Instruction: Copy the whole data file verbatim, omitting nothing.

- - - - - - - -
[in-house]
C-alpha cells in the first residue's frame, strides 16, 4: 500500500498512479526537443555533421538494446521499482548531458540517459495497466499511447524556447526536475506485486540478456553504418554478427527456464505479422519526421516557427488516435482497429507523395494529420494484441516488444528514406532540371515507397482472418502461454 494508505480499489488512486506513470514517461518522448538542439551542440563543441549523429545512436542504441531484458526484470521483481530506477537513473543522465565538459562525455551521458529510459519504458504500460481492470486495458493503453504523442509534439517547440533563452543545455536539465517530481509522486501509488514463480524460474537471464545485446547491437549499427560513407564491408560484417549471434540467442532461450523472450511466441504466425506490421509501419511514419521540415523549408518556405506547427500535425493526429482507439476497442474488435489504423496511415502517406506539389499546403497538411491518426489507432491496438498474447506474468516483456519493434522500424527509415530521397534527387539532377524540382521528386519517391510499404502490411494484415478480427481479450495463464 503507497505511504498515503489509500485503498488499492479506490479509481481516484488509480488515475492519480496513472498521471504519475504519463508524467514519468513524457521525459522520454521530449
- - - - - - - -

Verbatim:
[in-house]
C-alpha cells in the first residue's frame, strides 16, 4: 500500500498512479526537443555533421538494446521499482548531458540517459495497466499511447524556447526536475506485486540478456553504418554478427527456464505479422519526421516557427488516435482497429507523395494529420494484441516488444528514406532540371515507397482472418502461454 494508505480499489488512486506513470514517461518522448538542439551542440563543441549523429545512436542504441531484458526484470521483481530506477537513473543522465565538459562525455551521458529510459519504458504500460481492470486495458493503453504523442509534439517547440533563452543545455536539465517530481509522486501509488514463480524460474537471464545485446547491437549499427560513407564491408560484417549471434540467442532461450523472450511466441504466425506490421509501419511514419521540415523549408518556405506547427500535425493526429482507439476497442474488435489504423496511415502517406506539389499546403497538411491518426489507432491496438498474447506474468516483456519493434522500424527509415530521397534527387539532377524540382521528386519517391510499404502490411494484415478480427481479450495463464 503507497505511504498515503489509500485503498488499492479506490479509481481516484488509480488515475492519480496513472498521471504519475504519463508524467514519468513524457521525459522520454521530449